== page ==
meddling.

Nor, sadly, will the Zimbabwe Economic Development Strategy get off
the ground. You have to be very na´ve to believe it will succeed when the
National Economic Development Priority Programme has flopped.

What is needed is for Gideon Gono to set targets for reducing
inflation and engage the government and the public in a national campaign to
get the headline numbers down.

Gono himself must first stop printing money. As it stands, inflation
will continue to rise and the economy to dive so long as Zanu PF fails to
address the macro-economic distortions that are causing the current havoc.

Spain's King Juan Carlos won praise back home this week after telling
Venezuelan President Hugo Chavez to "just shut up" before storming out of an
Ibero-American summit, AFP reports.

Spain's monarch was applauded by Spanish media for his angry reprimand
last Saturday of Chavez, after the Venezuelan leader described a former
Spanish prime minister as a "fascist" and launched into a wide-ranging
tirade.

"The king has put Chavez in his place in the name of all Spaniards,"
the centrist El Mundo newspaper said, noting that it was "an act without
precedent".

It said the monarch's rebuke was "something that should have been said
to him (Chavez) a long time ago".

The fireworks made for a dramatic finale to the 17th meeting of the
heads of state and government of Spain, Portugal and their former colonies
in the Americas, which started last Thursday, AFP reported.

Chavez's outburst and King Juan Carlos' admonition to "shut up" was
replayed again and again late Saturday on Spanish television news programmes
to the delight of viewers, the news agency reported.

Newspapers in Spain on Sunday praised the regal rebuke, with the
right-wing press in particular relishing the outburst from the king.

Their response is not surprising. It is always good to see demagogues
told to "shut up" when they pontificate about the sins of others without
mentioning their own. We need to see more of this.

The Standard has done a good job in exposing the exploitation of young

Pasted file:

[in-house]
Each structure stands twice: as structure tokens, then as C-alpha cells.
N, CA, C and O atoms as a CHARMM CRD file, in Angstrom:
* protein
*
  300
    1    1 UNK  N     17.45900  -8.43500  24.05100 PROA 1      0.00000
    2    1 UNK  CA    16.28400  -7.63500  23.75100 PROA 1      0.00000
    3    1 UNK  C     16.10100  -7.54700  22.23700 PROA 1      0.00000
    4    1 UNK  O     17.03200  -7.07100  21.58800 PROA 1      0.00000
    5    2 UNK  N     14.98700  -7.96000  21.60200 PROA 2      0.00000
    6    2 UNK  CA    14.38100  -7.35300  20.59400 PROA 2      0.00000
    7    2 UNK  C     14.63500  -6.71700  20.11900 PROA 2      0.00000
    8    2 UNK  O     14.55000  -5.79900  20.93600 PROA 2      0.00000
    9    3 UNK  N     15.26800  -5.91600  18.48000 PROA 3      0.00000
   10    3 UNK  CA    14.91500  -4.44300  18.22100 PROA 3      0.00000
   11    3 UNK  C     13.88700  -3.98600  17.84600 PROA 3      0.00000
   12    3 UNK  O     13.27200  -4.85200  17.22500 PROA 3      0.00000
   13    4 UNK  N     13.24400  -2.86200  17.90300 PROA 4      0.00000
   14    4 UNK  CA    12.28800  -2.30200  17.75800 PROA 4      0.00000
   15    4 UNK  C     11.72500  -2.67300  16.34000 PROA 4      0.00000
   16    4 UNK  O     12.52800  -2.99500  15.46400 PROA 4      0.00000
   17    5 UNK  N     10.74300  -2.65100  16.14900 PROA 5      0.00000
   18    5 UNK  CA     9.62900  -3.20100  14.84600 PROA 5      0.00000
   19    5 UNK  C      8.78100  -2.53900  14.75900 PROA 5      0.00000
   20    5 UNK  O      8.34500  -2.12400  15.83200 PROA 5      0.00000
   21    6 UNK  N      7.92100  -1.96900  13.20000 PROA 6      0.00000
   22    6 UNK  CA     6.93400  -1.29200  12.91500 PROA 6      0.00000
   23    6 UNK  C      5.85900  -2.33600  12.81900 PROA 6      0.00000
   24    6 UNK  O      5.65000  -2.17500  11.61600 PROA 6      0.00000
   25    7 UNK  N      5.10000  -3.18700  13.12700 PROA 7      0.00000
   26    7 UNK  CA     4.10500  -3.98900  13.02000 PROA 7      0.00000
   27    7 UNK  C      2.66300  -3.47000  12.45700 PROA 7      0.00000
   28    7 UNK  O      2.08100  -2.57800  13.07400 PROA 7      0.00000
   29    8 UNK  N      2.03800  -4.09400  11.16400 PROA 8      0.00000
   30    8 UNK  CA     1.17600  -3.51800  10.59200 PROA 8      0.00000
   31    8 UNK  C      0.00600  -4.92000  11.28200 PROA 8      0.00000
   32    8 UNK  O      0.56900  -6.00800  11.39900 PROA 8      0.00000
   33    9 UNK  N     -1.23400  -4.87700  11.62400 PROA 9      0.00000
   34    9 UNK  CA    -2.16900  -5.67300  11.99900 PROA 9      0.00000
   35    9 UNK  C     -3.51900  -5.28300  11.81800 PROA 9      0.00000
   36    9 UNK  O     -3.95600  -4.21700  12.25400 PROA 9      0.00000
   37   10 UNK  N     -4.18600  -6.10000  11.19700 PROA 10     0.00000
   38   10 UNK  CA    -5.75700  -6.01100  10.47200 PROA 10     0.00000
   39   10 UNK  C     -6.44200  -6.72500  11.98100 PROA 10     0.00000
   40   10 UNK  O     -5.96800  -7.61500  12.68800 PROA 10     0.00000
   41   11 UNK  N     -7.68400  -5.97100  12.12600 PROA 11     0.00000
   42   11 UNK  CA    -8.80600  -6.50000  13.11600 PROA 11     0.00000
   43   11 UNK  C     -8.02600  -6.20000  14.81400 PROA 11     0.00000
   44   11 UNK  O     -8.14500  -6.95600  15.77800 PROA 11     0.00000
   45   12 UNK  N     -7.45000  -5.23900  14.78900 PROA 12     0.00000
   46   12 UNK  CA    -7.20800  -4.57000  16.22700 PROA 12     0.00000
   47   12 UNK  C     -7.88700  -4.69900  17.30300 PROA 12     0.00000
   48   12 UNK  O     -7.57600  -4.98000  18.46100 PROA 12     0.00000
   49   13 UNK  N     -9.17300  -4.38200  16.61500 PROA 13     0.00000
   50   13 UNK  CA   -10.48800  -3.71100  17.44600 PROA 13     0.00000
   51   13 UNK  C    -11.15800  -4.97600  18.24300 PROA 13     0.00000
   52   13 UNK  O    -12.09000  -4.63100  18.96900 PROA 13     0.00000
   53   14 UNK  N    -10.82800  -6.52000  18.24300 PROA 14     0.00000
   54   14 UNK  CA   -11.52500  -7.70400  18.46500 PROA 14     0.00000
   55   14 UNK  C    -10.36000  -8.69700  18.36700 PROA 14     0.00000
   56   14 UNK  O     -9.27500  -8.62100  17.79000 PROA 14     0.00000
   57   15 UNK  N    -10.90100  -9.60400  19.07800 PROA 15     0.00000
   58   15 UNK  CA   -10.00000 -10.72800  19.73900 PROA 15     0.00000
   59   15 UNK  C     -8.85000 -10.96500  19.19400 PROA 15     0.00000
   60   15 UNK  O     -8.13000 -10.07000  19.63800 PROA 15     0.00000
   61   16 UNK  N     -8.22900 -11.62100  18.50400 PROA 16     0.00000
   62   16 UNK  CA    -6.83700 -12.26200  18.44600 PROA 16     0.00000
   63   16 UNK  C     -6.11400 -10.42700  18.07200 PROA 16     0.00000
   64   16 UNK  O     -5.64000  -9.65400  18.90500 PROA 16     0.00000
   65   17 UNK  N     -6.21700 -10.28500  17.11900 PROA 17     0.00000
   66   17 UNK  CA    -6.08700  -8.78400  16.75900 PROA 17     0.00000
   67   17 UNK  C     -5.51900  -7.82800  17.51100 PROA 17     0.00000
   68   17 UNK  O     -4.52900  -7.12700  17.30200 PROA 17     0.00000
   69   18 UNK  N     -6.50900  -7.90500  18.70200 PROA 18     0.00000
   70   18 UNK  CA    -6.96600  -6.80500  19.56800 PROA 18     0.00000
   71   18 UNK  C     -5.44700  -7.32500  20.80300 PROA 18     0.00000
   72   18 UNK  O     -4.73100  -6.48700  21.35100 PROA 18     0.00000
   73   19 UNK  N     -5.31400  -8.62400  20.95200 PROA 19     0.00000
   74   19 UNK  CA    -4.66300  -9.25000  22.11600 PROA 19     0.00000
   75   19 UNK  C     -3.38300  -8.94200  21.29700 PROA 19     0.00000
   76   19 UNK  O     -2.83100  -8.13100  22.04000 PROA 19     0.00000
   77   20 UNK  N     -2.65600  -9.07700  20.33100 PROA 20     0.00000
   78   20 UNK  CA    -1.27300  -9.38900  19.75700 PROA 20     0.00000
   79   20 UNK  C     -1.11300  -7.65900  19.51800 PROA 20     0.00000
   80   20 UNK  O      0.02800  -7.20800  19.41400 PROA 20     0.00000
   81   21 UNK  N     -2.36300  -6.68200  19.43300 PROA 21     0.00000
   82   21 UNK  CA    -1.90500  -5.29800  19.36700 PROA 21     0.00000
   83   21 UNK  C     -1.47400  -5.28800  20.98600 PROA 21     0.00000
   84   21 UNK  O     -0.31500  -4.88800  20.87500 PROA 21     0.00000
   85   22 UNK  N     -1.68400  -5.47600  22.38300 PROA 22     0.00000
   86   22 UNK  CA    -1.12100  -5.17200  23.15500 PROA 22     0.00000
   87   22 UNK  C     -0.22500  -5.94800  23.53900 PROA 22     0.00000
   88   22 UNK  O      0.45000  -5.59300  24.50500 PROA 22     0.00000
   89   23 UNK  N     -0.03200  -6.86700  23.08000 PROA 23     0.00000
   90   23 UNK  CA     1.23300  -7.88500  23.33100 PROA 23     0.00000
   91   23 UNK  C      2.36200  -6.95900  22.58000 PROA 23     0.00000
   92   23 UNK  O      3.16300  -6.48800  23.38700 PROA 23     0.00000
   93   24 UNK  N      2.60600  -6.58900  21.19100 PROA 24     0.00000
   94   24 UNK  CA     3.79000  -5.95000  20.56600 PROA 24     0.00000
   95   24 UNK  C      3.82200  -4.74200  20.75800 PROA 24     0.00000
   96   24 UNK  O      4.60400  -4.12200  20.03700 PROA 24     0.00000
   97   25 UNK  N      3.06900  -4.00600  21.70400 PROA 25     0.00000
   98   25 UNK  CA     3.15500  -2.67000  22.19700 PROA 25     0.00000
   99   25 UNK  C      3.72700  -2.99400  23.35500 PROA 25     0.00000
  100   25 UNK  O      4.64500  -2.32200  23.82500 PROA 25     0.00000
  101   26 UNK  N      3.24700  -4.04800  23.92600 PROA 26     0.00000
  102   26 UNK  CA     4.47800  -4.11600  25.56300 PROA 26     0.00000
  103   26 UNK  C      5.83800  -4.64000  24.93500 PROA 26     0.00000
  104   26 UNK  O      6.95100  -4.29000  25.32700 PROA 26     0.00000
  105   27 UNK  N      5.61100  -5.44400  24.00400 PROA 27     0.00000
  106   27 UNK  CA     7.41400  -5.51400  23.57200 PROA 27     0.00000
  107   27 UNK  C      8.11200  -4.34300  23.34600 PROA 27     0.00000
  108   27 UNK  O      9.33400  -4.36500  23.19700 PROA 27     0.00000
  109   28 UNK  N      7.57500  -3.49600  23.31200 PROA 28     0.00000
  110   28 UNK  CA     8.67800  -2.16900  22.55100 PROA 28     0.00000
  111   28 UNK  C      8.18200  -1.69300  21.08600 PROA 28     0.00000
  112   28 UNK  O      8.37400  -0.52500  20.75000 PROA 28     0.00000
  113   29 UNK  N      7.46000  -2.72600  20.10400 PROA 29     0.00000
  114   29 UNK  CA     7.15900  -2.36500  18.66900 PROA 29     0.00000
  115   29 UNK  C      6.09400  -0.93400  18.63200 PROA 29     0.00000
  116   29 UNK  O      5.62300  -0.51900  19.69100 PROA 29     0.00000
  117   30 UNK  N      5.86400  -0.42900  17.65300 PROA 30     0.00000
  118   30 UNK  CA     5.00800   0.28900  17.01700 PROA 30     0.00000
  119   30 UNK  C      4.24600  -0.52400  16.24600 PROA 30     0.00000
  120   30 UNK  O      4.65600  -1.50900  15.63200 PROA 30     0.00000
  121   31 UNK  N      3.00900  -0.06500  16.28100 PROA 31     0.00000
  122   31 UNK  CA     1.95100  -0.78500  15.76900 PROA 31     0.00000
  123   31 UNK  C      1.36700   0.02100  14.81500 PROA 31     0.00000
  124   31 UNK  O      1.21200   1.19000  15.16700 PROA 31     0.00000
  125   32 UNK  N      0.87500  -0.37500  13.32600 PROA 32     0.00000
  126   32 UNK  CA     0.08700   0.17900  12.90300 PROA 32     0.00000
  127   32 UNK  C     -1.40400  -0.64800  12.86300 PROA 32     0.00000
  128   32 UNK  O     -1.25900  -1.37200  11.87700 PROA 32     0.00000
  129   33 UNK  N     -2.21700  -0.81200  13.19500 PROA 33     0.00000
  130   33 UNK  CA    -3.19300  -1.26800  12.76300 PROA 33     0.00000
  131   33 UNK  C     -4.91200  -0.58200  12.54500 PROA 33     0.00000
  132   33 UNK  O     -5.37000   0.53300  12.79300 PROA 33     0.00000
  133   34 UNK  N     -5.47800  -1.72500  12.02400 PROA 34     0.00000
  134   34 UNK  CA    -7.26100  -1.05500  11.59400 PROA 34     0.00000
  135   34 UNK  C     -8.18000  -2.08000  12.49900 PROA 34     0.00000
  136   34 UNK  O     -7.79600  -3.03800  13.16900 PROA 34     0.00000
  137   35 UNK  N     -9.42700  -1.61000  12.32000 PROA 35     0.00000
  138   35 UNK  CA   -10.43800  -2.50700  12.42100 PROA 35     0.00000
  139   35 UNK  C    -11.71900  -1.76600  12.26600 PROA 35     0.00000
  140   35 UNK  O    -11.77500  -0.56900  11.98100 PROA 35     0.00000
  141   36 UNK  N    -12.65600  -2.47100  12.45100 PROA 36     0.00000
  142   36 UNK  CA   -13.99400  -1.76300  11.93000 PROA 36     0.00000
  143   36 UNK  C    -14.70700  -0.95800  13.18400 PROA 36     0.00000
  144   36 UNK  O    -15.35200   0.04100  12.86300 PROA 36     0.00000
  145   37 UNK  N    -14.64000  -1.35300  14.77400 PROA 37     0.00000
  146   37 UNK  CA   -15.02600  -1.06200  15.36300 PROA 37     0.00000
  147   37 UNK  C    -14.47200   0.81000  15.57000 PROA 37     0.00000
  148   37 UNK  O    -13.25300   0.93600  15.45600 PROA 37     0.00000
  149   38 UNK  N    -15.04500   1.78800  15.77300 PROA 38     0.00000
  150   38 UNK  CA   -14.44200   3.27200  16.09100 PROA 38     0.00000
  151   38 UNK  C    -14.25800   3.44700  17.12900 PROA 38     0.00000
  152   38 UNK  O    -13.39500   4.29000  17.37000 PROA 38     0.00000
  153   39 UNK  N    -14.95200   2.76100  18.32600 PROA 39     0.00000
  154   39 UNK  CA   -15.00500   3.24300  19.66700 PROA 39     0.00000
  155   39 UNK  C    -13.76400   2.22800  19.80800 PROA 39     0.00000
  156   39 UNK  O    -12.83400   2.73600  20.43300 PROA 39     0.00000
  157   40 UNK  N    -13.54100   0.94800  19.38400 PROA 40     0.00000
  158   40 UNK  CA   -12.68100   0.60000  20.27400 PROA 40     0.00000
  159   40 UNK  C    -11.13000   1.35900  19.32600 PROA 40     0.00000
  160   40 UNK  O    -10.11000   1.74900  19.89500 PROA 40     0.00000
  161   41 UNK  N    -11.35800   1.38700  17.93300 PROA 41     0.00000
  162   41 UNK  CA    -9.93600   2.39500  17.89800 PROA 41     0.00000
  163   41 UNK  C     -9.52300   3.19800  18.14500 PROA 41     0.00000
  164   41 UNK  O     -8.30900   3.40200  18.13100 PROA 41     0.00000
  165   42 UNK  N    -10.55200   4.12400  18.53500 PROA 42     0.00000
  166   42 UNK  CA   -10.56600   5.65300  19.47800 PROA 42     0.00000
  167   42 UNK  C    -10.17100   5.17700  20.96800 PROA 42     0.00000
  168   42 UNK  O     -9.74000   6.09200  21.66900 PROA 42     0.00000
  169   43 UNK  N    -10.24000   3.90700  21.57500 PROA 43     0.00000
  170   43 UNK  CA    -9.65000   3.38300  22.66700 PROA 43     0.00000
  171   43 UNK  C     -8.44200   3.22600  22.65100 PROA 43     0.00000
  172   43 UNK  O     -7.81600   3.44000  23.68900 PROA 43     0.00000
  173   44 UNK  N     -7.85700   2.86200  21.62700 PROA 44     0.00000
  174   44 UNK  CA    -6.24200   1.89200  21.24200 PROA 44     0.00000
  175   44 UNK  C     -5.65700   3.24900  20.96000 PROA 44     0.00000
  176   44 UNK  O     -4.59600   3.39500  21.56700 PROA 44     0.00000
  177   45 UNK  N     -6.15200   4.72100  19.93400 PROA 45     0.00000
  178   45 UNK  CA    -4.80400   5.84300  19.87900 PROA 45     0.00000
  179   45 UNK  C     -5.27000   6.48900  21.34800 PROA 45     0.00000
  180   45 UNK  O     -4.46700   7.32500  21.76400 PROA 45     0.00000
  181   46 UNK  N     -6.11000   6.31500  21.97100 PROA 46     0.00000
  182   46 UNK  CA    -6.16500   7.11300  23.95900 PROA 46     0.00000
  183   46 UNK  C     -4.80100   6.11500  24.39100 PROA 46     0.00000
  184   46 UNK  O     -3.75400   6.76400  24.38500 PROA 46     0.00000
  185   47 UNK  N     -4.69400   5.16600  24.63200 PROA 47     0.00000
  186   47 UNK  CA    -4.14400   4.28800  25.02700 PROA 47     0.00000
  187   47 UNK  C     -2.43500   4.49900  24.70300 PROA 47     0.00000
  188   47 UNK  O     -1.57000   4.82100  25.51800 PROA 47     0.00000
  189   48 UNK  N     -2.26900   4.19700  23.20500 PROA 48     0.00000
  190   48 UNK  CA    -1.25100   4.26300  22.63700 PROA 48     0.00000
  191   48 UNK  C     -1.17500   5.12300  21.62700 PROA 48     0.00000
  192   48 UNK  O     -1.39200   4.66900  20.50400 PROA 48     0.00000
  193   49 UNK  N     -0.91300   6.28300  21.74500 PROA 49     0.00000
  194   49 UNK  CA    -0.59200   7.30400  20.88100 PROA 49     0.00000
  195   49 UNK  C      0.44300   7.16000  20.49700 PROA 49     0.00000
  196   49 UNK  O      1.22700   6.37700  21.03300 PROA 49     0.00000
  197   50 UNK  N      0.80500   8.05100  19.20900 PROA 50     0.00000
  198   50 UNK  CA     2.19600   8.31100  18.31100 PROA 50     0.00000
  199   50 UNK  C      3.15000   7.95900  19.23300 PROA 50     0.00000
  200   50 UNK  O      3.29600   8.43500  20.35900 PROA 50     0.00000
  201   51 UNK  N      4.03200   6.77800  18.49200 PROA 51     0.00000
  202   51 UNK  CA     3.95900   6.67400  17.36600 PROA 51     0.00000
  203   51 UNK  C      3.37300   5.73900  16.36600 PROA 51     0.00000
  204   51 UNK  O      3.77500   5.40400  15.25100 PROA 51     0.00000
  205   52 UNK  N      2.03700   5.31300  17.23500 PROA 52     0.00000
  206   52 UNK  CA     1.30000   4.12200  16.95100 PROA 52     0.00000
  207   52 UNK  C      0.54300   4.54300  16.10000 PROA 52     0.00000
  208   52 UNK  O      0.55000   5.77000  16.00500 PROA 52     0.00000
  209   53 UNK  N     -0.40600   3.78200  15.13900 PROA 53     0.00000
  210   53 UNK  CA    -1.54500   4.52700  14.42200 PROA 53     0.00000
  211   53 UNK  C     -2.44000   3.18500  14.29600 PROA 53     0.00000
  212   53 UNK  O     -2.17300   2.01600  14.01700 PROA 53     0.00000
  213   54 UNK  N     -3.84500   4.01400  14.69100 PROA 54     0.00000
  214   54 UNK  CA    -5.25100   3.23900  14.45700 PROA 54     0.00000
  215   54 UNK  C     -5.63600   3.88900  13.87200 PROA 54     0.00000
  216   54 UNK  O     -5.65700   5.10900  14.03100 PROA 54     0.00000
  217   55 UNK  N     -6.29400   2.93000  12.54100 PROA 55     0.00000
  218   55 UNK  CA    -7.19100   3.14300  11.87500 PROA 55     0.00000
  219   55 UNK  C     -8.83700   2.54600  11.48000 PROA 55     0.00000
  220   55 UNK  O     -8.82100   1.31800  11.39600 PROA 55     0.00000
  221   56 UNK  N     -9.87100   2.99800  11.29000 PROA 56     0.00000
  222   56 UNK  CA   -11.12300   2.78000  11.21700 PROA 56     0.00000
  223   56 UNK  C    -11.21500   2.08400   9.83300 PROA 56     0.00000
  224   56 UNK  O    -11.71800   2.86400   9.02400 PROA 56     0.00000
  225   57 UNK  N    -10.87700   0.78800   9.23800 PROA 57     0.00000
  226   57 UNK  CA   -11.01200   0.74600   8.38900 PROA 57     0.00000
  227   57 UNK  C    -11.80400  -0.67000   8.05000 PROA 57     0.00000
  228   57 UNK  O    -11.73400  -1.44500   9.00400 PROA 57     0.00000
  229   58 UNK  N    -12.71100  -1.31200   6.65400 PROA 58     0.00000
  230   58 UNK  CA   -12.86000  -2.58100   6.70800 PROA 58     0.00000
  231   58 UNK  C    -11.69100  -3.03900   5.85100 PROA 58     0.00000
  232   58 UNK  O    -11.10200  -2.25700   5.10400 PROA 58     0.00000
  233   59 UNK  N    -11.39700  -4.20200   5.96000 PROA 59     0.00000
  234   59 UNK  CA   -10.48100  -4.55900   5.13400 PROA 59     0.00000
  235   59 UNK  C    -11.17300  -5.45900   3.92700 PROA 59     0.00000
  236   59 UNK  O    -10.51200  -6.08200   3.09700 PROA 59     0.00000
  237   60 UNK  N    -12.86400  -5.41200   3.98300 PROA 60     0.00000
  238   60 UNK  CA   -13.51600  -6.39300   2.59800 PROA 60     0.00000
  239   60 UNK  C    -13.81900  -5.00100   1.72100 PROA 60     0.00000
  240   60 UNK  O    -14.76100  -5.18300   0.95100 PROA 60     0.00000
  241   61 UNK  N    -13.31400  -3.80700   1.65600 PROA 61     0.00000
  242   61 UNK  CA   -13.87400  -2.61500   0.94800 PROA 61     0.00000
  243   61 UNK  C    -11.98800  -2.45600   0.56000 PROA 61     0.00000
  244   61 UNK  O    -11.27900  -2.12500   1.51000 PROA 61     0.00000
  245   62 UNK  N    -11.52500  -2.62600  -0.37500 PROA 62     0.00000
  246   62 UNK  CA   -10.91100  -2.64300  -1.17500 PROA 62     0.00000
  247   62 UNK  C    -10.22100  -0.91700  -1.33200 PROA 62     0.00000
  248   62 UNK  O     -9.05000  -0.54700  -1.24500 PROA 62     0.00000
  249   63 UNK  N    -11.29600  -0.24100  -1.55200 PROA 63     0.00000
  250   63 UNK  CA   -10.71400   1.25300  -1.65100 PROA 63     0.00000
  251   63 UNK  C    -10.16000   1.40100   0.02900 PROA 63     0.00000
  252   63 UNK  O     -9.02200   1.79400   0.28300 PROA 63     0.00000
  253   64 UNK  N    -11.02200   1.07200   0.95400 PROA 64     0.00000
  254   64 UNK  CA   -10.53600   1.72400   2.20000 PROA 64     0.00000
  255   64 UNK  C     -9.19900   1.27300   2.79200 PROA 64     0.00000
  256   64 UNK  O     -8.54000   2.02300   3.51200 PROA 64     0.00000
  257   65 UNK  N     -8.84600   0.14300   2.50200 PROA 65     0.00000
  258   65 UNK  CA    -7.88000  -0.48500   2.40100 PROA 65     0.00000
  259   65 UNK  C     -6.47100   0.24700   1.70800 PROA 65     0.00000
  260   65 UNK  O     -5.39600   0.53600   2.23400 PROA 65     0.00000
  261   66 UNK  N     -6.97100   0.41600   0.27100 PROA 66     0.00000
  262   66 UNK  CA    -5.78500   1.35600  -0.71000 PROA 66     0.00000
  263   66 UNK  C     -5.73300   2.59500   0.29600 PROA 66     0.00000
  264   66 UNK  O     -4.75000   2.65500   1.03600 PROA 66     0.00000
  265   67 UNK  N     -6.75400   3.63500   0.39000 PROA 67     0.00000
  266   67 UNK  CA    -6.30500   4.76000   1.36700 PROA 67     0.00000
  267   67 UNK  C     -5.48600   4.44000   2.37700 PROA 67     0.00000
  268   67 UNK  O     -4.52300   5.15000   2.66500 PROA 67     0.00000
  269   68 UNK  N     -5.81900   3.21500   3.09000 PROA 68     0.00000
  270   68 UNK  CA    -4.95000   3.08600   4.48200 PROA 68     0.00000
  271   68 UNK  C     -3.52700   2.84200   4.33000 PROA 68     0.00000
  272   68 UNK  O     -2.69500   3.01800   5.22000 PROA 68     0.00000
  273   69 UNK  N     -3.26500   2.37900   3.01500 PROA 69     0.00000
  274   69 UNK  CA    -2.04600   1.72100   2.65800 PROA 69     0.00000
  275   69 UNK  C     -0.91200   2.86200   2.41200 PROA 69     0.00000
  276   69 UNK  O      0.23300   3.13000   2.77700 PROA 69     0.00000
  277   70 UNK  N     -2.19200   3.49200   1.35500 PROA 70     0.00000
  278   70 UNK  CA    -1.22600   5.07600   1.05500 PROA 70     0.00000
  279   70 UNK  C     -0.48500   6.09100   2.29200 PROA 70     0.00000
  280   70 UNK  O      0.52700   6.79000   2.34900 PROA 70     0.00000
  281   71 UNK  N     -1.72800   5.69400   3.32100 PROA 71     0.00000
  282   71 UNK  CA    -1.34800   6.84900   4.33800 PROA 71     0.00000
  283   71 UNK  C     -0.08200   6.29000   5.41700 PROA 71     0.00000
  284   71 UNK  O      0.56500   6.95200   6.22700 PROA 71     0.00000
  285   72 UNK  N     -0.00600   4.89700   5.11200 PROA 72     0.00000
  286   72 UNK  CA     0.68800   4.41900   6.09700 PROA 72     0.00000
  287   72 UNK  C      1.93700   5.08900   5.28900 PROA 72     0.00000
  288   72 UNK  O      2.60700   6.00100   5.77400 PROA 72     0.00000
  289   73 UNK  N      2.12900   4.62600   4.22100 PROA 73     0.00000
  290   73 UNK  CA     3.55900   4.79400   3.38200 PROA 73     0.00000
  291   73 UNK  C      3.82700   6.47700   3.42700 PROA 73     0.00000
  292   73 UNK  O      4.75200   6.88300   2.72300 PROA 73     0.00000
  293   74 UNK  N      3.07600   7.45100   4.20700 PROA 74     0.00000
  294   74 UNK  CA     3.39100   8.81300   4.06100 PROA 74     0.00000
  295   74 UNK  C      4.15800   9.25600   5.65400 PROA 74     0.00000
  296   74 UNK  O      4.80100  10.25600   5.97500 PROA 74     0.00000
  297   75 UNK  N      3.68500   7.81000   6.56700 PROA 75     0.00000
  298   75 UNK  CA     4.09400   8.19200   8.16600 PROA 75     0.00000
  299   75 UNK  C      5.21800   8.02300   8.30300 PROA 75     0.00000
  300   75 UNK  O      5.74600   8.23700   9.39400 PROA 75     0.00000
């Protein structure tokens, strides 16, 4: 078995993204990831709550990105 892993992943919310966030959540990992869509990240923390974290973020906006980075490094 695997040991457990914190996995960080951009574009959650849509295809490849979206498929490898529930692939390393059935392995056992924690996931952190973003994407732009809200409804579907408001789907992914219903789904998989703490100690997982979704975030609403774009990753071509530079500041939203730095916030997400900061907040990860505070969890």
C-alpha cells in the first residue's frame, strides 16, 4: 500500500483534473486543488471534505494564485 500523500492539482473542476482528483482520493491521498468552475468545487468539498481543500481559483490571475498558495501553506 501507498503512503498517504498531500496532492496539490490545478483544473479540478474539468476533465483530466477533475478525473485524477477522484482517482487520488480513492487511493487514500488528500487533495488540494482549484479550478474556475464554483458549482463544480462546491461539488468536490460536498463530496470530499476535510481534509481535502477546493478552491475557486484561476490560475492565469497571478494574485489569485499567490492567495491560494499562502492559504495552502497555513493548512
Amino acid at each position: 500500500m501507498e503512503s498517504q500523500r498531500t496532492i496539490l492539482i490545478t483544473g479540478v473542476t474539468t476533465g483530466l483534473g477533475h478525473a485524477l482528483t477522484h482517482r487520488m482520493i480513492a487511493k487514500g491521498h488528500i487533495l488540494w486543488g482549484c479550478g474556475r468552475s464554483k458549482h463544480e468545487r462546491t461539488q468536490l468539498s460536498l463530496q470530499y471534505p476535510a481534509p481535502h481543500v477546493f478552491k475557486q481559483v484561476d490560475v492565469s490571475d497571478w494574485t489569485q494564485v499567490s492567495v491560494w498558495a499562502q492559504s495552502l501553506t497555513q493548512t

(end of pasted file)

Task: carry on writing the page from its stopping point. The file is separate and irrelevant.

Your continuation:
girls by the Miss Rural pageant's organisers. Many were promised modelling
contracts.

A Chinese gentleman called Mr Wang came to take revealing photos, we
were told. The Chinese embassy, asked about Mr Wang, said: "There are many
Mr Wangs here."

Indeed, a bunch of Wangers it would seem.


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Zim brain drain feeds on poverty

Zim Independent

Eric Bloch Column

IN recent months it has become fashionable to castigate the developed
world for its alleged "poaching" of skilled persons, be they doctors,
nurses, teachers, or others.

Alongside vitriolic condemnation of these supposedly diabolical
actions are pronounced contentions that the so-called poachers should
compensate the countries from whence the skills were sourced.

The diatribe against the supposed poaching and the demands for
compensation, have emanated primarily from politicians but, of course, they
have been strongly supported by state-controlled media.

The most recent such outpourings in Zimbabwe occurred last week, when
Zimbabwe's Minister of Education, Sport and Culture, Aeneas Chigwedere
responded to a question during question time in the House of Assembly.

He was asked what long-term strategies government had to arrest the
current brain drain, and consequential shortage, of teachers in Zimbabwe.

The minister commenced his reply by saying that "what is happening is
that teachers are being poached by our neighbouring countries".

However, he failed to recognise that he who will not be poached can
generally not be poached. The fish would not rise to the bait, if the fish